How to find and remove old computer accounts in Active Directory

In this guide, I’ll show you how to find old and inactive computers in Active Directory.

Inactive computers can lead to big problems such as inaccurate reporting, group policy slowness, software distribution, issues with software updates, and security issues.

In medium to large businesses, you may be surprised at how many inactive computers are just sitting around in Active Directory.

In the examples below, I’ll demonstrate 3 different Active Directory Tools that you can use to find and remove old computer accounts.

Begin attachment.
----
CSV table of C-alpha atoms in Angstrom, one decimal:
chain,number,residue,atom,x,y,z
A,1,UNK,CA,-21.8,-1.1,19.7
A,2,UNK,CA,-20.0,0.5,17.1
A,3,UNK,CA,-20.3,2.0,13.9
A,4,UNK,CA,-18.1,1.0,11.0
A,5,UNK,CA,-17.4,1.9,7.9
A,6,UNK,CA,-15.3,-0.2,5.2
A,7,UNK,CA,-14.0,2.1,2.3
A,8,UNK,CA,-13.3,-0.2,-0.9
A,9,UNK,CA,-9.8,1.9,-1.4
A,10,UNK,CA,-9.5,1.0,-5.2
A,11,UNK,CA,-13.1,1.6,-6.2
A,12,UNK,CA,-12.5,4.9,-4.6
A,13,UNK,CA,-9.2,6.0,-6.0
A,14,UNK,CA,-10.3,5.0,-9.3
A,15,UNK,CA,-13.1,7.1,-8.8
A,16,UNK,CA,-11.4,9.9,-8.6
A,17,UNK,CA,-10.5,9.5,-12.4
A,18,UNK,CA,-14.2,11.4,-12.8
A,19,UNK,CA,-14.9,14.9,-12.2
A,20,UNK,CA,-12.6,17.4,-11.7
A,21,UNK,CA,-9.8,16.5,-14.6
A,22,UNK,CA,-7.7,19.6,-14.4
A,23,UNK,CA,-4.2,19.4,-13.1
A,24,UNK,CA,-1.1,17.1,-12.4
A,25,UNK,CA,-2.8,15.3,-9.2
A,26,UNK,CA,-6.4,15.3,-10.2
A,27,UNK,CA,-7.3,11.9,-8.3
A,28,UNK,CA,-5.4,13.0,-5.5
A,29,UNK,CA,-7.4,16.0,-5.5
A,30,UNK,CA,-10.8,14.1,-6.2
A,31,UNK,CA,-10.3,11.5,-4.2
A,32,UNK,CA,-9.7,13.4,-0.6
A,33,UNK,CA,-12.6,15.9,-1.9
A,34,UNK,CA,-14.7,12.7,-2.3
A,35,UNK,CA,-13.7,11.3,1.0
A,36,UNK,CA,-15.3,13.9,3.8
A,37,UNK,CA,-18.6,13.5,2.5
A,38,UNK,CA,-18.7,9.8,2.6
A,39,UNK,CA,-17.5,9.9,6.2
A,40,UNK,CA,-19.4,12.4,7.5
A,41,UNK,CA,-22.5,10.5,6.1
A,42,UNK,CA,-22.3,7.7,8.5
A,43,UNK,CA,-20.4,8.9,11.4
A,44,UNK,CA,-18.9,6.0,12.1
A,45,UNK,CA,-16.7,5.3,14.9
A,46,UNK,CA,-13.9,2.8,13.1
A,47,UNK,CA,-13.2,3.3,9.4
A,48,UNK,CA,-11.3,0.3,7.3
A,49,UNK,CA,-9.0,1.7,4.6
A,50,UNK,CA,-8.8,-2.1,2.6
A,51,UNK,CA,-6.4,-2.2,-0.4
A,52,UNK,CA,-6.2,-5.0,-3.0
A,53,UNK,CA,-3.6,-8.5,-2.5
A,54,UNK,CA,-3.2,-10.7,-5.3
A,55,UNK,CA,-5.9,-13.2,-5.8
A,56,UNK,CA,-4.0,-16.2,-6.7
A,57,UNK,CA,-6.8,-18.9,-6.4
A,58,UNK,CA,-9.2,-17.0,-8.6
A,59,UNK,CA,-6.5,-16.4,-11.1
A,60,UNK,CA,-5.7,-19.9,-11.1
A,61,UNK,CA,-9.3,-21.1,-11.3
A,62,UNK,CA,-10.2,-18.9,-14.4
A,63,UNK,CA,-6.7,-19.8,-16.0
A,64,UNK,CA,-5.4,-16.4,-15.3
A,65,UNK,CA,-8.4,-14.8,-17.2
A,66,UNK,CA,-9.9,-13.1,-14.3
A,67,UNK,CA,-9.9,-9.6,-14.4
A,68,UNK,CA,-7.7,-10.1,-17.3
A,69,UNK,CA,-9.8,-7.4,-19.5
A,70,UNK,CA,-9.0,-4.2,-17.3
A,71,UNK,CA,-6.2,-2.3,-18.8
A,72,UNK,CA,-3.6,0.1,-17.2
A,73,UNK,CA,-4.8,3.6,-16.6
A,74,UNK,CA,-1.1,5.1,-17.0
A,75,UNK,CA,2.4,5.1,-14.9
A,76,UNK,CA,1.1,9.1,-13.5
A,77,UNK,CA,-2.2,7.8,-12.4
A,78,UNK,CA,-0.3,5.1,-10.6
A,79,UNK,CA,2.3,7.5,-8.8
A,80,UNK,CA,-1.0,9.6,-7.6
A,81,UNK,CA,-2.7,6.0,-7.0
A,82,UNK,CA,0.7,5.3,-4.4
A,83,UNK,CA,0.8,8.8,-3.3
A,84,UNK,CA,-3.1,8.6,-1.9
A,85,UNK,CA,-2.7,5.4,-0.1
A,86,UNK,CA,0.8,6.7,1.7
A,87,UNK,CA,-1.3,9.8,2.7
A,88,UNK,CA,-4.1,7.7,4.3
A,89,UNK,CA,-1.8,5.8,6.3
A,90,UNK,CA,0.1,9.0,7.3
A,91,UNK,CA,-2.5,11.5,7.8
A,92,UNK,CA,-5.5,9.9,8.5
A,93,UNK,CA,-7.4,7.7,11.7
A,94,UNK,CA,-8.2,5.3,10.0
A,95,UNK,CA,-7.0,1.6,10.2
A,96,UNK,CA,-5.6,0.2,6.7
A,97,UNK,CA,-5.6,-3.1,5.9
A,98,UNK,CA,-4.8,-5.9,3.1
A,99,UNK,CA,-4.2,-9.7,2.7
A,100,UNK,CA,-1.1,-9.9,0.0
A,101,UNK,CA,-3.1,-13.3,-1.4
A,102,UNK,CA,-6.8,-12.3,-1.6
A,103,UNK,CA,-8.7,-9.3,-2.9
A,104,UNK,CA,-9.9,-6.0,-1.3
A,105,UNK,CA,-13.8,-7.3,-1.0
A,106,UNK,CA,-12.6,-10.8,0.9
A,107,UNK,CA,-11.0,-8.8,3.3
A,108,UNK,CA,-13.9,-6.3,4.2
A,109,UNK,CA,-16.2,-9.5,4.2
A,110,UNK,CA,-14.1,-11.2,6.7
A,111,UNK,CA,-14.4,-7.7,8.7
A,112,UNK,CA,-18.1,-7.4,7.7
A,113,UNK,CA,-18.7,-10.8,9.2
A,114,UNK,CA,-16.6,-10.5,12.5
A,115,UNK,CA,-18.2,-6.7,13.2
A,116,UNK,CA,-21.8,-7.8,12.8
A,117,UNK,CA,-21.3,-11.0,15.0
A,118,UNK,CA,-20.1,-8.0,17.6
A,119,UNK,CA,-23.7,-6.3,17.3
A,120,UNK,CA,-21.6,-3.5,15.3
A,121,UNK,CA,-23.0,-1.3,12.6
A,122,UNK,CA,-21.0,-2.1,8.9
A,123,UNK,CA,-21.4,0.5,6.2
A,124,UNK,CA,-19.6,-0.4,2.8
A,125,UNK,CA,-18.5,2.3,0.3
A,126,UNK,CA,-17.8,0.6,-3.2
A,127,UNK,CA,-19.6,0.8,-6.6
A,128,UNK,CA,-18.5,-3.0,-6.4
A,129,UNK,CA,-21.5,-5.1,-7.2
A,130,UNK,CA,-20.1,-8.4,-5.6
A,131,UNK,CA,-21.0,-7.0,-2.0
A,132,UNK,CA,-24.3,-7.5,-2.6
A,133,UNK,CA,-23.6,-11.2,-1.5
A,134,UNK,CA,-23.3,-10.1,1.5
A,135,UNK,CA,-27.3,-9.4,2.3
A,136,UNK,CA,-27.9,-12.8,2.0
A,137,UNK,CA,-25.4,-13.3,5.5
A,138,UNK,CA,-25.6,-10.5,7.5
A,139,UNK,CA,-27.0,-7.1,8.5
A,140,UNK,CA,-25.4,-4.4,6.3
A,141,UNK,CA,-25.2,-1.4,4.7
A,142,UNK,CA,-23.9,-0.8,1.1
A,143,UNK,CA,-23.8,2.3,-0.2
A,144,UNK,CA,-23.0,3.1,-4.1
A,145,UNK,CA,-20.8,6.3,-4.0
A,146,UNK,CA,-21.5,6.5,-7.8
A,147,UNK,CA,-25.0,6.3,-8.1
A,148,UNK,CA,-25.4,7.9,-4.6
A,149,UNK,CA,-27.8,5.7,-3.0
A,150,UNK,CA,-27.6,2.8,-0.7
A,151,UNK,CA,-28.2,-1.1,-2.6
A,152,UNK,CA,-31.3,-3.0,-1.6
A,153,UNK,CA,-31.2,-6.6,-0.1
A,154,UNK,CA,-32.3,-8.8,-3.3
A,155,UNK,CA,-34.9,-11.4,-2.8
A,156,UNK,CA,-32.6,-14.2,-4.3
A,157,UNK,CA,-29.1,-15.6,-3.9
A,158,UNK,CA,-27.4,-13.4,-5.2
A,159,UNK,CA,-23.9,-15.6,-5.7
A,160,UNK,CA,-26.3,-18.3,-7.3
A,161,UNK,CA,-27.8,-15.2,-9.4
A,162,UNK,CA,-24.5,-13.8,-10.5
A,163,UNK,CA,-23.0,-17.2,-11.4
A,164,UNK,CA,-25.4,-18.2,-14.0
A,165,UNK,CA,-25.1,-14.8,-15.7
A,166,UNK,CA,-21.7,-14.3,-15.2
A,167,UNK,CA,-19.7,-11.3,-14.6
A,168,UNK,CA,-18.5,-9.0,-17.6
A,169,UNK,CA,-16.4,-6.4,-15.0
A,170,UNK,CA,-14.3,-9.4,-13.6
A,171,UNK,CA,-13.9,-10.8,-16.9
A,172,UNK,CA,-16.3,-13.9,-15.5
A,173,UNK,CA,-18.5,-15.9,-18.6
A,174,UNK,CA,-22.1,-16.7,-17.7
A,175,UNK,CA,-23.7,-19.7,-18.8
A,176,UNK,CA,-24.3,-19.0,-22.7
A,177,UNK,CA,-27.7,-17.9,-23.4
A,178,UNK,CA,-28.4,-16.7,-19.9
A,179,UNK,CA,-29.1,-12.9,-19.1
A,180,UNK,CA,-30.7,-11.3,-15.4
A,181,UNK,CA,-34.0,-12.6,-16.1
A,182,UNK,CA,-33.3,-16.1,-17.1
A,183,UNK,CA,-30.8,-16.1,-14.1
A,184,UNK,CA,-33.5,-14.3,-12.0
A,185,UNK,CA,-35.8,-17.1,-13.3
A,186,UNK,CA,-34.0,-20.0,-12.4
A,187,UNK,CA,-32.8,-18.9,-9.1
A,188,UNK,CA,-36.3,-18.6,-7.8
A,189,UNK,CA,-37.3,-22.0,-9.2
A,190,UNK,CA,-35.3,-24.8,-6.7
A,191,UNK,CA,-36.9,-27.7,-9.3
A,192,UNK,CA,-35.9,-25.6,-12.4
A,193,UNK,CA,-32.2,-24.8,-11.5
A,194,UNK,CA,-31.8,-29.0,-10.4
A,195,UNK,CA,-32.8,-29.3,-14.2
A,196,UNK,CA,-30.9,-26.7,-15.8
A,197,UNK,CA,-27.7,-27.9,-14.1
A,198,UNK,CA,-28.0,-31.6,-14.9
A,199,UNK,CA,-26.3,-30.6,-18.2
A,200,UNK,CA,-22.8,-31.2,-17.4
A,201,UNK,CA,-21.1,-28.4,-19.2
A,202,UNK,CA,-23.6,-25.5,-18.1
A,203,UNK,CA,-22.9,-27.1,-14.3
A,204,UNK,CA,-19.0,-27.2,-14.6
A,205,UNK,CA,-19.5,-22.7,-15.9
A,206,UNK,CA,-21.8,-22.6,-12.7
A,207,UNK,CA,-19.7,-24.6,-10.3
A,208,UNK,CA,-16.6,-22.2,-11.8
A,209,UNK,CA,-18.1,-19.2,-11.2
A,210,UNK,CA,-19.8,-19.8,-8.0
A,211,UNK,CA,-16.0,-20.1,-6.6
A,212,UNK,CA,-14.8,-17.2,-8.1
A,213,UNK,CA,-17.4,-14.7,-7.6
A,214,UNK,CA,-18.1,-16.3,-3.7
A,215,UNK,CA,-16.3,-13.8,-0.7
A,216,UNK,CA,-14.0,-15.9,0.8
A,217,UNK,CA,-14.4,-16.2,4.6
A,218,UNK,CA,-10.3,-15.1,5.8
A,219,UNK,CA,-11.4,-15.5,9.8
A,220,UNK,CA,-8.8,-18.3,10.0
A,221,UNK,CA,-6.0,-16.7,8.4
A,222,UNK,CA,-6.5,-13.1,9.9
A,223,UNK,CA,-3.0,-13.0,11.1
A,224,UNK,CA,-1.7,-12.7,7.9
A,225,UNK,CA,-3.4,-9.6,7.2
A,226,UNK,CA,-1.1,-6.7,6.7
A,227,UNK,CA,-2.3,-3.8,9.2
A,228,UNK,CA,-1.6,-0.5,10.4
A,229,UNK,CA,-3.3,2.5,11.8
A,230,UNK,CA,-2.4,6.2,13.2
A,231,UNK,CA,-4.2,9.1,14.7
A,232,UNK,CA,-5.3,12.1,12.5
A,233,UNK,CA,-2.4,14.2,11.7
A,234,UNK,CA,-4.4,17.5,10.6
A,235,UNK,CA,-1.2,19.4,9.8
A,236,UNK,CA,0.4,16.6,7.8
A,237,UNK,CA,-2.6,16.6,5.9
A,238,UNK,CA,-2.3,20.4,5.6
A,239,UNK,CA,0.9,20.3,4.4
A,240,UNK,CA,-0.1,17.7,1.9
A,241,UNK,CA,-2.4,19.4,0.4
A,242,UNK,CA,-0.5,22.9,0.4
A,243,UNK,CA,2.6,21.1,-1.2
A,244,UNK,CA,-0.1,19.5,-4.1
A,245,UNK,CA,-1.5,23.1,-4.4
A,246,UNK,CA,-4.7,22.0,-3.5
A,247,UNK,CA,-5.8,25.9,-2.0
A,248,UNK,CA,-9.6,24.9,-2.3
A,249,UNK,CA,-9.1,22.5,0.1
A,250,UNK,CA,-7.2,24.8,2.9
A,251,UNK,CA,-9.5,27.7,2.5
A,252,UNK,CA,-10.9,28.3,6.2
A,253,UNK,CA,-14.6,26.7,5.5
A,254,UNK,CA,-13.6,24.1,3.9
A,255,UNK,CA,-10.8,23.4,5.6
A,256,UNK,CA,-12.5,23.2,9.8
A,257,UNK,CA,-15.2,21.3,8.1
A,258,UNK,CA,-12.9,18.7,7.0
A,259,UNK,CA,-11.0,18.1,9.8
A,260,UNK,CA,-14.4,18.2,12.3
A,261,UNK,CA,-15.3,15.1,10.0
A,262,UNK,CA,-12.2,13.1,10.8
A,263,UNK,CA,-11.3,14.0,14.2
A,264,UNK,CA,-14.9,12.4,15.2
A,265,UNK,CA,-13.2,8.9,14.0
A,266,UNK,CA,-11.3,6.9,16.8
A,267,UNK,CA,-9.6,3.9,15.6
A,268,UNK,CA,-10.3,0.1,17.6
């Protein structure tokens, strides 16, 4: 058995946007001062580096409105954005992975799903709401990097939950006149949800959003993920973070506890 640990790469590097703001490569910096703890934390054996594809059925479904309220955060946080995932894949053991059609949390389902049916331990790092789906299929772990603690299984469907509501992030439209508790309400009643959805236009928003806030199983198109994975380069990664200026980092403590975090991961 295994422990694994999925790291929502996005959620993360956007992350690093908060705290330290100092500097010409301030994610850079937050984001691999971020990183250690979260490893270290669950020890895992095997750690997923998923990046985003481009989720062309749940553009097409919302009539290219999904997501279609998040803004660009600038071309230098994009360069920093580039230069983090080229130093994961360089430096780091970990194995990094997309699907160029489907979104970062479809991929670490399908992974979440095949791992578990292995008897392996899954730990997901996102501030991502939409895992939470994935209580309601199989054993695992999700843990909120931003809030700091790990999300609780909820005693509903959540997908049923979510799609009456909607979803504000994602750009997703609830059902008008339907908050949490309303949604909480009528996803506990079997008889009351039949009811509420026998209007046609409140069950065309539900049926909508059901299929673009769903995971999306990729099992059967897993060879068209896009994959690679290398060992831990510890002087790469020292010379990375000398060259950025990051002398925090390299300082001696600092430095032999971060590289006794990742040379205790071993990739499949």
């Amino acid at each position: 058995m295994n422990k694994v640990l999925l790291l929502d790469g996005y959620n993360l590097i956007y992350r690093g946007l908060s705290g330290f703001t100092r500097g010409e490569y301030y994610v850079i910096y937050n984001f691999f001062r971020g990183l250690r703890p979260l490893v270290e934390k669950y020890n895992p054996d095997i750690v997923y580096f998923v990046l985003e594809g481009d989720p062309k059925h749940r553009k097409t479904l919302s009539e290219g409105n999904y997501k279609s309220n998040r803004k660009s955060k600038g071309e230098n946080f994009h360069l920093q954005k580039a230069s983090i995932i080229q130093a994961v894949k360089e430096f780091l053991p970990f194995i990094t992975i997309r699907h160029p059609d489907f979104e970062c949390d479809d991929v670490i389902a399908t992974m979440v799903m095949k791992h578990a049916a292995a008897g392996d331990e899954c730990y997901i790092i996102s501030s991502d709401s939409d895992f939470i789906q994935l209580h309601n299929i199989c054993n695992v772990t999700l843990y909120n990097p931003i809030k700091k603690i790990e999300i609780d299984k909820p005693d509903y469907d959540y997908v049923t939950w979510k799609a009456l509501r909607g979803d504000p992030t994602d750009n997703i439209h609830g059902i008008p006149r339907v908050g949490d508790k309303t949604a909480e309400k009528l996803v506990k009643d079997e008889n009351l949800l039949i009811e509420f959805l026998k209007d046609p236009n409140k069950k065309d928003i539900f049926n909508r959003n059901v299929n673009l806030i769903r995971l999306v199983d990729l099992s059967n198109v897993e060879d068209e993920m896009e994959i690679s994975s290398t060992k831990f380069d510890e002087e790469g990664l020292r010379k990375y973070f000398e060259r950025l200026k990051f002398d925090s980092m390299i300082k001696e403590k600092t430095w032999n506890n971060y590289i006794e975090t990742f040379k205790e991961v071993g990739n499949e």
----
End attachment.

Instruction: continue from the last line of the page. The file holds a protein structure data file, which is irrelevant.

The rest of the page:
First, you need to understand how these methods (tools) work. There are two attributes that can be used to find old computer accounts, they are:

  1. lastLogonTimestamp: Active Directory computers have an attribute called lastLogonTimestamp. Microsoft created this attribute to help identify inactive computer and user accounts. It is used to determine if a user or computer has recently logged onto the domain.
  2. Computer password age: Just like user accounts, computers have a password. These get changed automatically every 30 days. If a computer is no longer active the password will not be updated, which can be used to find old and inactive computers.

The tools used in this tutorial will query either the last logon time or the computer password age to determine if a computer is inactive.

Warning: Some of these methods can be very dangerous.